INTERVIEW: Chris Blake On Directing All Light Will End
Chris Blake talks about writing and directing 2018's All Light Will End, and what led him to creating feature films.
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Filmmaking has been part of Chris Blake’s DNA from a very young age, especially coming from an artistic family where movies and music were always present – his dad was an actor & his mom was a pianist. It wasn’t until his mid-twenties when a friend encouraged him to “just grab a camera and shoot something” did Chris realize he could make a living out of this true passion. After making shorts such as Masterpiece, Pomelo, Goodbye July, and Something Evil This Way Comes and all the while learning more about the creative process, he finally felt ready to tackle a full-length feature. Fast forward to All Light Will End, distributed by Gravitas Ventures, a Red Arrow Studios company. Not only did Chris direct the feature film, but he also wrote it.
All Light Will End follows young, successful horror novelist Savannah Martin as her new book takes the genre by storm. Her father, the police chief of her small hometown, investigates murders and foul play too grim for their bucolic life. As she and her friends settle in for a relaxing weekend at her childhood home, the dark secret at the crux of Savannah’s success stirs in her dreams and seeps into her reality. Amidst sexual tensions and fireside stories, Savannah’s despondency and her father’s case collide with gruesome and horrifying reveals, leaving little distinction between the subconscious and reality. The film is cast with many familiar faces such as Andy Buckley who has appeared in The Office, Jurassic World, and Odd Mom Out, Sarah Butler of I Spit On Your Grave and Grey’s Anatomy, and Sam Jones III from Blue Mountain State. In the exclusive interview below, Chris discusses All Light Will End more in depth.
Can you give us a little background about how you got into filmmaking? Filmmaking is in my DNA. My dad was an actor and my mom was a pianist. Movies and music were constantly present in my childhood. Making films for a living wasn’t a reality for me though until I was in my mid-twenties and realized I could give myself permission to not be like everyone else. So, taking the advice of a friend who said to “just grab a camera and shoot something” – I went out and made a really bad short film. Then I made another really bad short film. And another. And another. All the while growing my network and building relationships. Finally, the short films weren’t so bad and I was able to make a feature.
Do you have any directorial influences? Absolutely – I could make a list three pages long. But I won’t. My main influences, although it varies from time to time, are Cameron Crowe, David Fincher, Paul Thomas Anderson, JJ Abrams and Steven Spielberg. I know that’s casting a wide net that lands all over the spectrum, but each of them have qualities I aspire to as a writer and director.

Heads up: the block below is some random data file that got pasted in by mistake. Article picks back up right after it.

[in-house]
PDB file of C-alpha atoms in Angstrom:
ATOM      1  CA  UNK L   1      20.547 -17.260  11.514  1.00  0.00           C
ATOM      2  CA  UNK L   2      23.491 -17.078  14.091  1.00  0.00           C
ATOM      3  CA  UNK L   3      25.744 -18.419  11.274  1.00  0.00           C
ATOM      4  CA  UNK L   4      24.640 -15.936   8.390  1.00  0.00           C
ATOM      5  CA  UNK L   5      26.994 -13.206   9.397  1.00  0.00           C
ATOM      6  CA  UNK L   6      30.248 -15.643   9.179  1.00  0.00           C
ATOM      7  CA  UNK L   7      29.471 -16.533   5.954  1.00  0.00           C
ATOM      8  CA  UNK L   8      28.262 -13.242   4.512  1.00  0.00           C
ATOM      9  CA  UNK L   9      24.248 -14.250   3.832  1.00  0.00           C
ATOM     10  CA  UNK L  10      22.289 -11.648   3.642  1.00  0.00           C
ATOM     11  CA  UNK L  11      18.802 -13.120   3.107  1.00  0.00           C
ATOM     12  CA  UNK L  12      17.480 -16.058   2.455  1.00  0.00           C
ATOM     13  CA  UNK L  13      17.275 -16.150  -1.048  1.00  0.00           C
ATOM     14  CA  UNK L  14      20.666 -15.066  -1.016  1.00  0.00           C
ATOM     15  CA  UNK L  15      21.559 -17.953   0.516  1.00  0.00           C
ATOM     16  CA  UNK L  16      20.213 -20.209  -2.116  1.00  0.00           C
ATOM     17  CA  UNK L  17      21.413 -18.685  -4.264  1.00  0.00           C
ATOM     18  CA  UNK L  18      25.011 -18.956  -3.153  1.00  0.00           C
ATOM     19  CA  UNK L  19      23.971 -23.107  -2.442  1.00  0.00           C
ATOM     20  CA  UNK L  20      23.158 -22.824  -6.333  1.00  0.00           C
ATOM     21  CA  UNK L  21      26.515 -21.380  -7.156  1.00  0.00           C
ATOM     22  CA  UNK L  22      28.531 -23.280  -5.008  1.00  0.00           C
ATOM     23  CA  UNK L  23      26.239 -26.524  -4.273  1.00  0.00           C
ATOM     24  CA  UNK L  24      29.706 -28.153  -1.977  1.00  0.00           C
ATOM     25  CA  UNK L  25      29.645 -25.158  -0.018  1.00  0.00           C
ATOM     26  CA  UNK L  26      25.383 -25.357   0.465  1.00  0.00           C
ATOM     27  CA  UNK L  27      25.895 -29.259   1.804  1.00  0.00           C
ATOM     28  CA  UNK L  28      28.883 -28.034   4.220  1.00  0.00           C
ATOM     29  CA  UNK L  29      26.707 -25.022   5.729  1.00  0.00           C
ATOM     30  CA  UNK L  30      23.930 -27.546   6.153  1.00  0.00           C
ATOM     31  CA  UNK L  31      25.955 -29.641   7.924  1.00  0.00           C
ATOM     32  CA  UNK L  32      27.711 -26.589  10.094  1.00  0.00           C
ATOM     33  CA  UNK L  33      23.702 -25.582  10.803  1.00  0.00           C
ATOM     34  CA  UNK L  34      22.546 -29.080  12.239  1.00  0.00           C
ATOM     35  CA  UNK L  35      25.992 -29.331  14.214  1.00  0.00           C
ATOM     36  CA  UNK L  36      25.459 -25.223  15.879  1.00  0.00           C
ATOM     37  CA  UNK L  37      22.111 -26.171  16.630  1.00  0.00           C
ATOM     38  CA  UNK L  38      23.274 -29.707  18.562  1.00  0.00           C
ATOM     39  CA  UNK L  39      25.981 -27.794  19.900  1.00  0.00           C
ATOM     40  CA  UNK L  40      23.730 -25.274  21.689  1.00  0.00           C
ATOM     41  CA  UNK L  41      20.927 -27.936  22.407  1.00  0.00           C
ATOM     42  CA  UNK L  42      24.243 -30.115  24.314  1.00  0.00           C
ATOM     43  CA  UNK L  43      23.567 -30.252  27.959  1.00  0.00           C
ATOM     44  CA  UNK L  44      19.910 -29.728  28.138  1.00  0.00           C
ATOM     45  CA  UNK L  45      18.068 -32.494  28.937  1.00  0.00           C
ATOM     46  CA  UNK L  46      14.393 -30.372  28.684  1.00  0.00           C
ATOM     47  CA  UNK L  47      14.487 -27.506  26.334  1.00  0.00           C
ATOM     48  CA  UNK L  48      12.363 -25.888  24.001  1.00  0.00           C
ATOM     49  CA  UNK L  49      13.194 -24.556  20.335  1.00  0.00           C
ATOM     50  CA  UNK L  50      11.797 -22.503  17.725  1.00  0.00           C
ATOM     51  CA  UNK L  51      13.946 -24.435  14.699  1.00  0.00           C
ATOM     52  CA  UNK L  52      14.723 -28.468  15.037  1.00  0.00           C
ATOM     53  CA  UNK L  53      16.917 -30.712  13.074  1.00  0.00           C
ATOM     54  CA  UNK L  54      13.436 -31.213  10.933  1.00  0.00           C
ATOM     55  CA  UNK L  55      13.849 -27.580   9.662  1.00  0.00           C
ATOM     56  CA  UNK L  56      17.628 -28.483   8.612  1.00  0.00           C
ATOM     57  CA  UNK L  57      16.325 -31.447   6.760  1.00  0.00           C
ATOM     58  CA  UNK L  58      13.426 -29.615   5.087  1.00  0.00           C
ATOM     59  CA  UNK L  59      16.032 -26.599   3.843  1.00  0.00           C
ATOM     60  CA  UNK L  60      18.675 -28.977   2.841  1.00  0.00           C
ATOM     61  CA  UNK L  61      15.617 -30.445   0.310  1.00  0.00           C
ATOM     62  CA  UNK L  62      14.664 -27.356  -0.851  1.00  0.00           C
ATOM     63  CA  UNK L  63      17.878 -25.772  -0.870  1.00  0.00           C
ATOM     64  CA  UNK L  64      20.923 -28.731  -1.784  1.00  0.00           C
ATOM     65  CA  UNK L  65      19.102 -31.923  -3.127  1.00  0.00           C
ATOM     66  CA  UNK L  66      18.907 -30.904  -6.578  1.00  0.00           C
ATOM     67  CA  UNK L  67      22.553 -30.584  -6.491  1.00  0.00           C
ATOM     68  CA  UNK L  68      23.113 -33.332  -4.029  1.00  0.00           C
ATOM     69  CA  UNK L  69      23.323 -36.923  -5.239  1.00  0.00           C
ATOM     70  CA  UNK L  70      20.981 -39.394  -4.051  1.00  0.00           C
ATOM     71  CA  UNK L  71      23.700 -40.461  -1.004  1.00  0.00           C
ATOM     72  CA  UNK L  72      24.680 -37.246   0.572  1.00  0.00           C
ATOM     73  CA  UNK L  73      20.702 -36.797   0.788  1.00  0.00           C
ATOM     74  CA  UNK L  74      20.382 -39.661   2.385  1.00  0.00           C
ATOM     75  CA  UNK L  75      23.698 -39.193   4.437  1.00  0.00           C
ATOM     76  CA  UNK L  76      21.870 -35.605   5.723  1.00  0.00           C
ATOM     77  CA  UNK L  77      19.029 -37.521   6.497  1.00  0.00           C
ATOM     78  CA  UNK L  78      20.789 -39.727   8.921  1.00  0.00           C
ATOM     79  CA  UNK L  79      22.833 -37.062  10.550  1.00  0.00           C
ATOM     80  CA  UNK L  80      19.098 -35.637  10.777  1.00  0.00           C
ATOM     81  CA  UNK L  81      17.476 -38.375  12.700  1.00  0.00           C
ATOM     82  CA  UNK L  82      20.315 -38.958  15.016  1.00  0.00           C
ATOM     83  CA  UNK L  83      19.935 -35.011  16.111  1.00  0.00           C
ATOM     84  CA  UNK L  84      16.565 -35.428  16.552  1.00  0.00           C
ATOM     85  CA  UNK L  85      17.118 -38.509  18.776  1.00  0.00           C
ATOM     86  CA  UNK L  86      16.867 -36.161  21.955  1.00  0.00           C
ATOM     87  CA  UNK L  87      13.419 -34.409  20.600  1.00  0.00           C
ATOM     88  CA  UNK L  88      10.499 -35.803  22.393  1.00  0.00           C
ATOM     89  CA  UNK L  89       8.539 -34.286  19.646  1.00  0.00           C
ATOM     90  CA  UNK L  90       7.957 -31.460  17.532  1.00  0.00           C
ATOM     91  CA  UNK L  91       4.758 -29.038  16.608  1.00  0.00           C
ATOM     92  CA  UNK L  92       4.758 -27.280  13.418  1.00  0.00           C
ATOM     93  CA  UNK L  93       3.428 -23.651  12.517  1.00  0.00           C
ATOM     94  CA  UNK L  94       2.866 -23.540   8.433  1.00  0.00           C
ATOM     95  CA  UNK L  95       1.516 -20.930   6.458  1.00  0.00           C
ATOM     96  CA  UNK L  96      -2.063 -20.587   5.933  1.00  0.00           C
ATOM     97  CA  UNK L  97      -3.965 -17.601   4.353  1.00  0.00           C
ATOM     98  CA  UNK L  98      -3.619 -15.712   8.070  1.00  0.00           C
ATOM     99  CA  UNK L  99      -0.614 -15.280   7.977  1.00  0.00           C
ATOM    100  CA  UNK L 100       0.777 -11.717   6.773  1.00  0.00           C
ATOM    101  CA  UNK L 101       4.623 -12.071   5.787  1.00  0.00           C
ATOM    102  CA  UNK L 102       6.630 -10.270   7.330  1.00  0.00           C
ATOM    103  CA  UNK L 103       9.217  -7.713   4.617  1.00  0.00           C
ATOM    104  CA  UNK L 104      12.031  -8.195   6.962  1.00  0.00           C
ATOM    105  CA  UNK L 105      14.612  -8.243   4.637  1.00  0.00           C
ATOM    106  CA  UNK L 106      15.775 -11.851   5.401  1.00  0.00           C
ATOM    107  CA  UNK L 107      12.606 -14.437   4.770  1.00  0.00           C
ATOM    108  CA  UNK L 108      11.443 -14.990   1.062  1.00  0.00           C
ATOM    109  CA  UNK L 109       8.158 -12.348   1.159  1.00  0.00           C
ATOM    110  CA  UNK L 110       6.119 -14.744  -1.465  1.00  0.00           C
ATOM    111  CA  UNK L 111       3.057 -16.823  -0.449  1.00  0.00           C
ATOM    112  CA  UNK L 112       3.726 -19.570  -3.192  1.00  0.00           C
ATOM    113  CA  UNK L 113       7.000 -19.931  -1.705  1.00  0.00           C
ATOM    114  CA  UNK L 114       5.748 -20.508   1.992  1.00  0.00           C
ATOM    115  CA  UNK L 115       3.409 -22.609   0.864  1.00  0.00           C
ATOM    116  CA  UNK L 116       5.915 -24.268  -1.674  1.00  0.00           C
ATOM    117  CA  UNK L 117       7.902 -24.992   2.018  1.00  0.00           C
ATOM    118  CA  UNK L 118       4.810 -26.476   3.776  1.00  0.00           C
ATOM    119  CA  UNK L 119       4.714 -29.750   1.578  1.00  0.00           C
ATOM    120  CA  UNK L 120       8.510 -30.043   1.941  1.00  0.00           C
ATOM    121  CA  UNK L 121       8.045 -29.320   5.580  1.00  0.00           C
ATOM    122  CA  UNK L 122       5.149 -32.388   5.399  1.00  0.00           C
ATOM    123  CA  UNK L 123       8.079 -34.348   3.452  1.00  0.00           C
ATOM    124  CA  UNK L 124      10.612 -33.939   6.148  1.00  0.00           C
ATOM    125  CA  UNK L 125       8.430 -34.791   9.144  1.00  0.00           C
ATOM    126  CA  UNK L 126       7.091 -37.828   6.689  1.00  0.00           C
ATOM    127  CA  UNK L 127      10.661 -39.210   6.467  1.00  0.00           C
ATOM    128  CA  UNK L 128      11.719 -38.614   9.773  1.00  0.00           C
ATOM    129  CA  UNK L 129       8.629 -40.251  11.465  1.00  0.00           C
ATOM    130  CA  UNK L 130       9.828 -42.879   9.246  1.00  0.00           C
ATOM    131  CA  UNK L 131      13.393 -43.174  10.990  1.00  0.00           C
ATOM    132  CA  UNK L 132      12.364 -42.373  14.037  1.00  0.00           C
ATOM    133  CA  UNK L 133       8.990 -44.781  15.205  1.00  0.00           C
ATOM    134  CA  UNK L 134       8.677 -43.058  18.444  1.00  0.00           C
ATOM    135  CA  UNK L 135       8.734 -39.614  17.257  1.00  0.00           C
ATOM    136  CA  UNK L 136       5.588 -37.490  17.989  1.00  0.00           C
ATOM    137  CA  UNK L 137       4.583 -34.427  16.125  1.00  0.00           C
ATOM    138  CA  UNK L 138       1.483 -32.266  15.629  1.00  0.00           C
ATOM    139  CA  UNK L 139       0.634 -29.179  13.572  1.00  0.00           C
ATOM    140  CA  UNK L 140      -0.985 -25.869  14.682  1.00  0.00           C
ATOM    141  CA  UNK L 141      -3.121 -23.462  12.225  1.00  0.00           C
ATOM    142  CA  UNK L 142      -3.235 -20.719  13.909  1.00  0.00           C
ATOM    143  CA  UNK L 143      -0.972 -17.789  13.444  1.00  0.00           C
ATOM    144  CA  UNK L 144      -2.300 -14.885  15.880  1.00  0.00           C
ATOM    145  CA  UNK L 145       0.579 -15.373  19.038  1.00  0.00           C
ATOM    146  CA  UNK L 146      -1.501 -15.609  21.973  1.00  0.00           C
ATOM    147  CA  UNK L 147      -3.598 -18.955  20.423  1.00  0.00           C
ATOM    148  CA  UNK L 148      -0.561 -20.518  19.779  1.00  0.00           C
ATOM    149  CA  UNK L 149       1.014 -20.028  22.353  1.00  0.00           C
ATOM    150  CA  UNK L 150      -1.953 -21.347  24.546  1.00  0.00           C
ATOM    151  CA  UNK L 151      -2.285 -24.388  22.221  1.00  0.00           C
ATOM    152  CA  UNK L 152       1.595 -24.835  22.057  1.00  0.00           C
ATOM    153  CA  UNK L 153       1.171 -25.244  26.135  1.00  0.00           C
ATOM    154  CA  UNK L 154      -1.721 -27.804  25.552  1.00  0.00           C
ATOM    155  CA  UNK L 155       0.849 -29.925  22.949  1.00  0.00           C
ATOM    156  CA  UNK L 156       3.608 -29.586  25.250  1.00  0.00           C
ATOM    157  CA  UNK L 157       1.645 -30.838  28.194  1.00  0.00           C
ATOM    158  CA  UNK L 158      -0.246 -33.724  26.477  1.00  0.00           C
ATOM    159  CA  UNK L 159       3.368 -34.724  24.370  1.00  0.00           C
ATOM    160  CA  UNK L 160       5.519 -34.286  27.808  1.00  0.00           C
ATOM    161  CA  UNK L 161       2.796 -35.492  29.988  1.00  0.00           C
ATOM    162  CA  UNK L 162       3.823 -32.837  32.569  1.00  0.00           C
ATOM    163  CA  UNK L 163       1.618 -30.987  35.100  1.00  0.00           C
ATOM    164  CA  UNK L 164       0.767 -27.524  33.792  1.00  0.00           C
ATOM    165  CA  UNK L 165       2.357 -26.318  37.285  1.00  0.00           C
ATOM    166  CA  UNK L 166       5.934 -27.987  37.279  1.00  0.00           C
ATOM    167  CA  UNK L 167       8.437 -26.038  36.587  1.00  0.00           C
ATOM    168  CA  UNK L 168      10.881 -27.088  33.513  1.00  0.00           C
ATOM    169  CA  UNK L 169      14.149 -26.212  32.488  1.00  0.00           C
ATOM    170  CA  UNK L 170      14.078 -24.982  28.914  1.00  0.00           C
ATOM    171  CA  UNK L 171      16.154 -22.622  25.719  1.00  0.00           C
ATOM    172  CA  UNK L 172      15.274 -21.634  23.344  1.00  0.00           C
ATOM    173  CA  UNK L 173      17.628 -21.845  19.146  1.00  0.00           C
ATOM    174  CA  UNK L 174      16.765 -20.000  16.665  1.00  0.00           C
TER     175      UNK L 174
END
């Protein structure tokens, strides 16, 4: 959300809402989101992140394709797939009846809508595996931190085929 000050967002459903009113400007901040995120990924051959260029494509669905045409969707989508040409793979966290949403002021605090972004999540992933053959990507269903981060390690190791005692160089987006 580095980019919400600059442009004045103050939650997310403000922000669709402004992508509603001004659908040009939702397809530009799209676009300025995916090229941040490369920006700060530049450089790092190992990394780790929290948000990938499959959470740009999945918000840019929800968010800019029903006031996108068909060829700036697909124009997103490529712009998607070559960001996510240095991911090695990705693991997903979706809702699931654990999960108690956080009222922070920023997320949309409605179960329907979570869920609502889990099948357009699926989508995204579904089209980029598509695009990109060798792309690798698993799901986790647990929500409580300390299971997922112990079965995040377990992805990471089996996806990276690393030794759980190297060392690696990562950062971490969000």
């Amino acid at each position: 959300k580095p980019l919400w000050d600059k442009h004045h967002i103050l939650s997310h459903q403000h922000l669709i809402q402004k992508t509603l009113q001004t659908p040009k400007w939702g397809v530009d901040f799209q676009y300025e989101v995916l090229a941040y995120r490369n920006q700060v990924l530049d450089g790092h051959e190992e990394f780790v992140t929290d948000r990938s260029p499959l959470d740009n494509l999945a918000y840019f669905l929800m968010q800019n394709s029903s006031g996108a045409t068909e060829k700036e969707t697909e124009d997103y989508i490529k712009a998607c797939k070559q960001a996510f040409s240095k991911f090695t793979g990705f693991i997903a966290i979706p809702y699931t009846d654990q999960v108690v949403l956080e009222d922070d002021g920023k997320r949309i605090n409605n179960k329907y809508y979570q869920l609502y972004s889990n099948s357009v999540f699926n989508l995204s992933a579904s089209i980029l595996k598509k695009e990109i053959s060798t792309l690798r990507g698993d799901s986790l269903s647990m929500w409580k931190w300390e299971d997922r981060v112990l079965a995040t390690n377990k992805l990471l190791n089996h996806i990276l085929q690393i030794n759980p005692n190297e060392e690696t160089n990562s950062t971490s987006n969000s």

As a director what do you think is the most important part of your job? I think that depends on which director you are at any given point – whether you’re on set, in the editing room, in pre-production, etc – Overall, I think the director has to commit to a vision and protect the story, even if that means realizing their idea isn’t the best idea. A director’s responsibility is to the story and figuring out how to tell it in the best way possible.
How much do you have to compromise as a filmmaker because of financial restrictions or business? There’s always give and take. There is always limitations. But finding new ways to tell a great story is just part of it. Filmmaking is a collaborative process on and off the set. You get used to fighting for what you want, then finding ways to do what you want cheaper.
What would be your dream project to write/direct? That’s a tough one. Whatever my next project is always feels like my dream project until I get to make it. I’d definitely like to write and direct something with Tom Hanks one day though. I don’t know what that would be, but if Tom ever finds himself in need, send this interview his way.
You both wrote and directed All Light Will End. Which role was more challenging for you? They were both challenging, but I think writing is one of the most challenging hurdles as a filmmaker. I love to write something new, but I also hate it. You never really know if it’s any good until you’re finished. Then, when you’re finished, you’re actually just getting started.
What would be your boiled-down elevator pitch for why people should go see All Light Will End? Support indie film and go check out a unique psychological horror film about shifting paradigms, repressed memories, and night terrors. The film moves with a slow burn and increasingly unbearable tension set among an atmosphere of stillness.
All Light Will End featured some great imagery and chilling locations. Do you consider atmosphere to be the most important side of horror films? Atmosphere in a horror film is like having another character in the story. It’s vital.
Finally, as a filmmaker, artist, and fan who’s obviously invested in the genre, how are you feeling about the current state of horror? I’m excited. There’s been a new wave of stylistic and unique horror films being made and I hope to be one of those filmmakers bringing a fresh perspective to the genre and it’s dedicated fanbase.
Chris Blake is an award-winning screenwriter and director based in Nashville, Tennessee. His films have screened in theaters all over the world, and his highly anticipated debut feature (Thriller/Horror All Light Will End) premiered at the Horrorhound Film Festival in March of 2018. He also owns and operates Red Vessel Entertainment in Nashville, Tennessee, and is the co-founder of the Nashville Independent Film Festival (NIFF), serving as the Artistic Director.
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